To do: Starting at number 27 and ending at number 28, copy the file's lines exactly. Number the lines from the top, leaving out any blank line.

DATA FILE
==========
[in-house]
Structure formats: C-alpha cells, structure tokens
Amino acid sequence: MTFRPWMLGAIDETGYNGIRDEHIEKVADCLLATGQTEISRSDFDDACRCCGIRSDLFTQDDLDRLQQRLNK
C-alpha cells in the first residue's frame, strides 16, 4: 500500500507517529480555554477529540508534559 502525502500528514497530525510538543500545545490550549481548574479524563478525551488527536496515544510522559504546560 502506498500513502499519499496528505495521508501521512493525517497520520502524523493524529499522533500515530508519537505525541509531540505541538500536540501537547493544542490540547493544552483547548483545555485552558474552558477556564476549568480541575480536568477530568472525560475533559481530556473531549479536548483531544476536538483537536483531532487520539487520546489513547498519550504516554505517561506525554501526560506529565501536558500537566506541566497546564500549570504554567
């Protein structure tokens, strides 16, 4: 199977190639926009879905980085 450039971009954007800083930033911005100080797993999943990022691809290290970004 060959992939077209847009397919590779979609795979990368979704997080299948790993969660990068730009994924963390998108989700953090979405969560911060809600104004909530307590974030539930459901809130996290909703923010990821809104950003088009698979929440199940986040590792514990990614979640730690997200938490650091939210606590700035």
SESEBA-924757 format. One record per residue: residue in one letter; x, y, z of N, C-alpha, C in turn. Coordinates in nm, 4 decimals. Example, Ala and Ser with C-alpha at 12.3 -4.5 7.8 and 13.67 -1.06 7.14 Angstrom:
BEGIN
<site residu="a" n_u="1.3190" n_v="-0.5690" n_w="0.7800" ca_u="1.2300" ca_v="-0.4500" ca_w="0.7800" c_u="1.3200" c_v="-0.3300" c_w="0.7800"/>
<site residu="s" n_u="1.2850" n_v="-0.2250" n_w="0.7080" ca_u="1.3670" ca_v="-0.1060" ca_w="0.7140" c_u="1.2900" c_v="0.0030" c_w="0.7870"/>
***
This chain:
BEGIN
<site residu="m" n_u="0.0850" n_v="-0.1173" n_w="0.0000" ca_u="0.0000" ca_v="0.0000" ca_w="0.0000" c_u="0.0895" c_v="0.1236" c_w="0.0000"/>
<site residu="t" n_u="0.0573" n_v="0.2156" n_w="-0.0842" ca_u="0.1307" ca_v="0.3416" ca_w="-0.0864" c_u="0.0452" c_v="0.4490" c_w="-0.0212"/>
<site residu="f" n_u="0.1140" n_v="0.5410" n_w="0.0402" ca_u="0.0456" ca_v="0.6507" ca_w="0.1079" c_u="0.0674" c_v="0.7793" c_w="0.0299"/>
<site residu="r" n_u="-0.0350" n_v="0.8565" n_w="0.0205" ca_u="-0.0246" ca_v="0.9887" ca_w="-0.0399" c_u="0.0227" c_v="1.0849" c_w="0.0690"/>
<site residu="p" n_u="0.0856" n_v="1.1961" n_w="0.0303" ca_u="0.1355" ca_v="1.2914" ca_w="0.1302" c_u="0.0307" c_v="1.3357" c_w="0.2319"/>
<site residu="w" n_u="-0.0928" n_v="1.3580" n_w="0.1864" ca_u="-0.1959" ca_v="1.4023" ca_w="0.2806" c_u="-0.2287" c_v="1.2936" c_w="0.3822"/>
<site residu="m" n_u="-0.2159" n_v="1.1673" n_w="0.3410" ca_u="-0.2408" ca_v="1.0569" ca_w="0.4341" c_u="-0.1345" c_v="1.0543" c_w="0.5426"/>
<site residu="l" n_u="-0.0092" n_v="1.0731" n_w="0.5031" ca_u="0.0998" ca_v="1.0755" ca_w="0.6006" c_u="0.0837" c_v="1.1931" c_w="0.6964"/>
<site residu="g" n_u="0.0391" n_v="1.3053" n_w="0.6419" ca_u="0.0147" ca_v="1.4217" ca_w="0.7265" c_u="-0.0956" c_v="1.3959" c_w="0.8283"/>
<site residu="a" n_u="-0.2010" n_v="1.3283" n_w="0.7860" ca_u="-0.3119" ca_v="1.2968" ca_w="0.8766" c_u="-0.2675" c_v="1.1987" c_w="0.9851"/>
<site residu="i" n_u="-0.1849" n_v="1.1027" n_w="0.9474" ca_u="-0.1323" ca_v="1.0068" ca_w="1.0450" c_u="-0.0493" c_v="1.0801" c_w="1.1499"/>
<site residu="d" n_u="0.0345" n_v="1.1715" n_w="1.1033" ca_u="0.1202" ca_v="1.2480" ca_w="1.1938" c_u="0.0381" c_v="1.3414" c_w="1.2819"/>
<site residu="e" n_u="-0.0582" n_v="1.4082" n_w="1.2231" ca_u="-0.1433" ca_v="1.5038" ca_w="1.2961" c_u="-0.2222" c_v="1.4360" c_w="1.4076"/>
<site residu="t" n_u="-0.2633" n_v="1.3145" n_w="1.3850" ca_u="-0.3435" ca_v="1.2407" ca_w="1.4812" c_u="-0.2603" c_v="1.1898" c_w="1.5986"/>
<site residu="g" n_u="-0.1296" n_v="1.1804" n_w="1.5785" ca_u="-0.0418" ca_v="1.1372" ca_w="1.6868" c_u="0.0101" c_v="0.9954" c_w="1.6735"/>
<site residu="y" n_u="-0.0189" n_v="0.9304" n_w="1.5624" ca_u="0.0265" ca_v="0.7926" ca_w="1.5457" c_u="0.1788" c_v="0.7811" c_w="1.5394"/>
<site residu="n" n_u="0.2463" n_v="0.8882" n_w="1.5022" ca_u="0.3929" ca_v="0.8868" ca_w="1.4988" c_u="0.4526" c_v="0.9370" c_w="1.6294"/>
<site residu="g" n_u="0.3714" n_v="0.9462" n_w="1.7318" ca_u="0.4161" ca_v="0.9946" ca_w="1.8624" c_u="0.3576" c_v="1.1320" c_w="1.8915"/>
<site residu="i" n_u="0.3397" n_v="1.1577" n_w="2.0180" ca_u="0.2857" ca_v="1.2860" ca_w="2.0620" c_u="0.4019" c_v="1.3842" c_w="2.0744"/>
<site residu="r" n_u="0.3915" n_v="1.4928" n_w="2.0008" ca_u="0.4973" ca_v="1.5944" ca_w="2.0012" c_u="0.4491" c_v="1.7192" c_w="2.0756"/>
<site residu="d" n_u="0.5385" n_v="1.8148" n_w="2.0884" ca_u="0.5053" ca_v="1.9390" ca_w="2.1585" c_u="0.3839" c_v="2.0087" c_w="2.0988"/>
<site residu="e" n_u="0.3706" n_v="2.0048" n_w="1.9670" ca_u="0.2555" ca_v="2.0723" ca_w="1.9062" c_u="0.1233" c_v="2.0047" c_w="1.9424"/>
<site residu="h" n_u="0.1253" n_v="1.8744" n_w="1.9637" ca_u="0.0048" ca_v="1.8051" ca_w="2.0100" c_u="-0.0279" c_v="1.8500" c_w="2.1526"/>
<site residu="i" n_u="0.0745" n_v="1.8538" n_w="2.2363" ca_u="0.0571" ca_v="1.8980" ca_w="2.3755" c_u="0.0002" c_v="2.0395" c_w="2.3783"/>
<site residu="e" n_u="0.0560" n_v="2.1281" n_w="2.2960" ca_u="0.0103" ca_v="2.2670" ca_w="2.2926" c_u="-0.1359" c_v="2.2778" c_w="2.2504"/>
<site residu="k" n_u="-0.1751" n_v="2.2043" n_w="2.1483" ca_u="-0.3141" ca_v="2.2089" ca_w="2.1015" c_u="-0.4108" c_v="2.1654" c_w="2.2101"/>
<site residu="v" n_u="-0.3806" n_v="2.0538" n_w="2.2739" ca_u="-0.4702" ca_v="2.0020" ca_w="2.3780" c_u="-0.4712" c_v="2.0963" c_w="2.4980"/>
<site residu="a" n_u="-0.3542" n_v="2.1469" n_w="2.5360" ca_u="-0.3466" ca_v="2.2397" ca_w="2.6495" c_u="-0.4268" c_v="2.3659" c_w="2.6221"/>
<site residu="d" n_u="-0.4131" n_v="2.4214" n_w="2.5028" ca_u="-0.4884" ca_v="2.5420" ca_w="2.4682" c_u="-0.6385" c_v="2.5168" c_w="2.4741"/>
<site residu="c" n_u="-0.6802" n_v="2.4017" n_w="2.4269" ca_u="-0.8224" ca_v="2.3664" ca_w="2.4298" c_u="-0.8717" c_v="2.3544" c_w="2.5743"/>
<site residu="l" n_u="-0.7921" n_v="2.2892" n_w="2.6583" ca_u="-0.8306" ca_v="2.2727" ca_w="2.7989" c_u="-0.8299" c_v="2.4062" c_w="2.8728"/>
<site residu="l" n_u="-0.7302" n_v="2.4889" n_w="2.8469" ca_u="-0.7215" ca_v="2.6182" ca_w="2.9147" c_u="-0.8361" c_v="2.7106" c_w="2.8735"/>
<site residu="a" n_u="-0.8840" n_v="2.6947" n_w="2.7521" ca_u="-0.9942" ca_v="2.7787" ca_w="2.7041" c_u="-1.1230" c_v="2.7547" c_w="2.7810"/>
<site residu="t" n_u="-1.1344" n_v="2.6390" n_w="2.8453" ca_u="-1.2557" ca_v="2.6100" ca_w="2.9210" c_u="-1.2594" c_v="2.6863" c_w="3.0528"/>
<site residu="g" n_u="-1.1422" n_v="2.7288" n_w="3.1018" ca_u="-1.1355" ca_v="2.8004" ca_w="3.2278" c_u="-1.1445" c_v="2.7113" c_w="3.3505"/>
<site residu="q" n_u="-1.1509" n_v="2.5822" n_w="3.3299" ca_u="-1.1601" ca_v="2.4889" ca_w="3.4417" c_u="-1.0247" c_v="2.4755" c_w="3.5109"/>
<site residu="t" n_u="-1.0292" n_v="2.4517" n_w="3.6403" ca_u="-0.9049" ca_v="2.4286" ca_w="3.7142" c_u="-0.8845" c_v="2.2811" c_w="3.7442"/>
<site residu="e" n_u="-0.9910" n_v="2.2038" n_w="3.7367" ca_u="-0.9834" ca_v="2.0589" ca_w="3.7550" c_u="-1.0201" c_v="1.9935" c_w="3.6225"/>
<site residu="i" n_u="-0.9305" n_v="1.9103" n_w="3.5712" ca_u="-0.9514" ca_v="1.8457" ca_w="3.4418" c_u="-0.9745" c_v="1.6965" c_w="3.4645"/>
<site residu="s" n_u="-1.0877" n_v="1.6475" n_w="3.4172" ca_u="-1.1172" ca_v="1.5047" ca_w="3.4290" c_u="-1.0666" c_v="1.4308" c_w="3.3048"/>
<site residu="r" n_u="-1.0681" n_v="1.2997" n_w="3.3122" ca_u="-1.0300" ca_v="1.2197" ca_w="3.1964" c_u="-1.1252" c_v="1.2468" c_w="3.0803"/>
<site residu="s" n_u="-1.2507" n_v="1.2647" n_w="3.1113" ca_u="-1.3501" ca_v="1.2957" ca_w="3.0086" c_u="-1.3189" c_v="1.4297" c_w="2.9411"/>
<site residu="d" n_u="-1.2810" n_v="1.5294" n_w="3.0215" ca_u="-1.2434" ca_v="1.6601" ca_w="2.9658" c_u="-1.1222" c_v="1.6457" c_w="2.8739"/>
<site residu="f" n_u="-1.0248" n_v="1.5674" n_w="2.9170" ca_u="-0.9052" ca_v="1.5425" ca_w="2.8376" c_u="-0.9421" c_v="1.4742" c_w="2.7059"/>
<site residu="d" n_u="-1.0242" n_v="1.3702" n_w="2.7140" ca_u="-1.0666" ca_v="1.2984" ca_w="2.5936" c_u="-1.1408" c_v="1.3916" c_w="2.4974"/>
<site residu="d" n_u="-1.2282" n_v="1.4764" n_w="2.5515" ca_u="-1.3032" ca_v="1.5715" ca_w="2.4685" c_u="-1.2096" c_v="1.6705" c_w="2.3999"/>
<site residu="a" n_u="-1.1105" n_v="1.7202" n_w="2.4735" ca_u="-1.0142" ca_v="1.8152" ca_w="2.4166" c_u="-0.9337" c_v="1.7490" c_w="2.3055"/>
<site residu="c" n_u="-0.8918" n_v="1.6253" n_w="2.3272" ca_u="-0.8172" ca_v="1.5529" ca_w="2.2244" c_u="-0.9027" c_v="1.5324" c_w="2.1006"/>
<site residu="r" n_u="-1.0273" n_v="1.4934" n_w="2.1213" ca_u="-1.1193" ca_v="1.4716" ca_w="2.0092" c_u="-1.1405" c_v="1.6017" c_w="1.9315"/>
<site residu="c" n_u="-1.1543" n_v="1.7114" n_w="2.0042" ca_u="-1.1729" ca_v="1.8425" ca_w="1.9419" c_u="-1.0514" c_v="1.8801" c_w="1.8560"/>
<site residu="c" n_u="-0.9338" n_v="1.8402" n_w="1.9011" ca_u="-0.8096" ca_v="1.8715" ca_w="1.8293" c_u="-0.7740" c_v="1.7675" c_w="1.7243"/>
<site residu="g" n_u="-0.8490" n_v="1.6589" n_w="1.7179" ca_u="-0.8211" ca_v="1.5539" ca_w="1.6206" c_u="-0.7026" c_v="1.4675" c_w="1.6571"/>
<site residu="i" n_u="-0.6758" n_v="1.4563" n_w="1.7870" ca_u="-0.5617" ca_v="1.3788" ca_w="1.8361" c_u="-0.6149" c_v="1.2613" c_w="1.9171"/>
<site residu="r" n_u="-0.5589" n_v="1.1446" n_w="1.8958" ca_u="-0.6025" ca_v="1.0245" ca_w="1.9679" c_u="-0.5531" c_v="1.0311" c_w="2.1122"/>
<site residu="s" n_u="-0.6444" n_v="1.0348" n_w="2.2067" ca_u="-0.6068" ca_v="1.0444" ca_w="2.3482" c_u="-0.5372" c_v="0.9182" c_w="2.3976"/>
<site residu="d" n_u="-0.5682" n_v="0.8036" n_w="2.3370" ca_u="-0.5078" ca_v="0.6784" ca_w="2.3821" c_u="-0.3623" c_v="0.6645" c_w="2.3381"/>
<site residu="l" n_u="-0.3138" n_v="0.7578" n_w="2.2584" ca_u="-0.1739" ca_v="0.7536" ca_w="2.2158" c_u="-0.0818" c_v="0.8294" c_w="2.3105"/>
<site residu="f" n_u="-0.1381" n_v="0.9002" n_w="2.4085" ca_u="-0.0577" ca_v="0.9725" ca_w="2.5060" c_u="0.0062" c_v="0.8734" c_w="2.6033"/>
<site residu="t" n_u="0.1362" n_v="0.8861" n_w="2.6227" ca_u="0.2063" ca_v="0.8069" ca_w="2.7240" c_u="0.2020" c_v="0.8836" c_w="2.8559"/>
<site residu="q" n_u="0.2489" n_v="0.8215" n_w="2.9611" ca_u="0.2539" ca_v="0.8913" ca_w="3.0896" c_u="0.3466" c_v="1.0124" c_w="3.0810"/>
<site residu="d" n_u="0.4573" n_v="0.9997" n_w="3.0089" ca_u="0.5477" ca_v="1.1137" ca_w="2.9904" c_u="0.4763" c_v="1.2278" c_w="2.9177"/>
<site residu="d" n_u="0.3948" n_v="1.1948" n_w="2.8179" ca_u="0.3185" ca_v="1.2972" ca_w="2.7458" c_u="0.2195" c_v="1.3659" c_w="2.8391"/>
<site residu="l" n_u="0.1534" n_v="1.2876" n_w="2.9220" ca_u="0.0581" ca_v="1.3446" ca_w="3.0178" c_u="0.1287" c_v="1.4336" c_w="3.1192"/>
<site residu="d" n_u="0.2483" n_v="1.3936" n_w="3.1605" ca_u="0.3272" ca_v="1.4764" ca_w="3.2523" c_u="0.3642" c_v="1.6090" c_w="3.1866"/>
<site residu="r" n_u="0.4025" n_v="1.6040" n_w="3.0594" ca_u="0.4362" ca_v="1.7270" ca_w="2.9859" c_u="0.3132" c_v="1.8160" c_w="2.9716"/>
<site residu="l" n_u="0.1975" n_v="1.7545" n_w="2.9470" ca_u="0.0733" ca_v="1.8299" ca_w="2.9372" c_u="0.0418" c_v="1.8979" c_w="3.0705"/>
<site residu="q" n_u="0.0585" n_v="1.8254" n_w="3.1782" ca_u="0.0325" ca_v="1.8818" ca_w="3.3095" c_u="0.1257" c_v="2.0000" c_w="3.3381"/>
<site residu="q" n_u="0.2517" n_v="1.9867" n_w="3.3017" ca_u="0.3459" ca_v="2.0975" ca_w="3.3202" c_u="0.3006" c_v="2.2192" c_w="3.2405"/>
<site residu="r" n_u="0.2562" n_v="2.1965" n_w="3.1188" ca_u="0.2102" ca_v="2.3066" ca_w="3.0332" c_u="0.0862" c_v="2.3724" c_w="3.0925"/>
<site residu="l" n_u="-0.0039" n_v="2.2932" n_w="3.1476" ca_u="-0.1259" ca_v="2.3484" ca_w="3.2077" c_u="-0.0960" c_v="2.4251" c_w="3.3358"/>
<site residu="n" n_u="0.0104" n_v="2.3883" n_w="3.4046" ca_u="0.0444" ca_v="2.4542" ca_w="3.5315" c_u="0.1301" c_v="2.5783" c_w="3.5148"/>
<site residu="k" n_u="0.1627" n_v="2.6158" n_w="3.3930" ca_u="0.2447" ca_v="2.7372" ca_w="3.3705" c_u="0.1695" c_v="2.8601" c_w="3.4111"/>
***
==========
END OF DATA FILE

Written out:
<site residu="g" n_u="-0.1296" n_v="1.1804" n_w="1.5785" ca_u="-0.0418" ca_v="1.1372" ca_w="1.6868" c_u="0.0101" c_v="0.9954" c_w="1.6735"/>
<site residu="y" n_u="-0.0189" n_v="0.9304" n_w="1.5624" ca_u="0.0265" ca_v="0.7926" ca_w="1.5457" c_u="0.1788" c_v="0.7811" c_w="1.5394"/>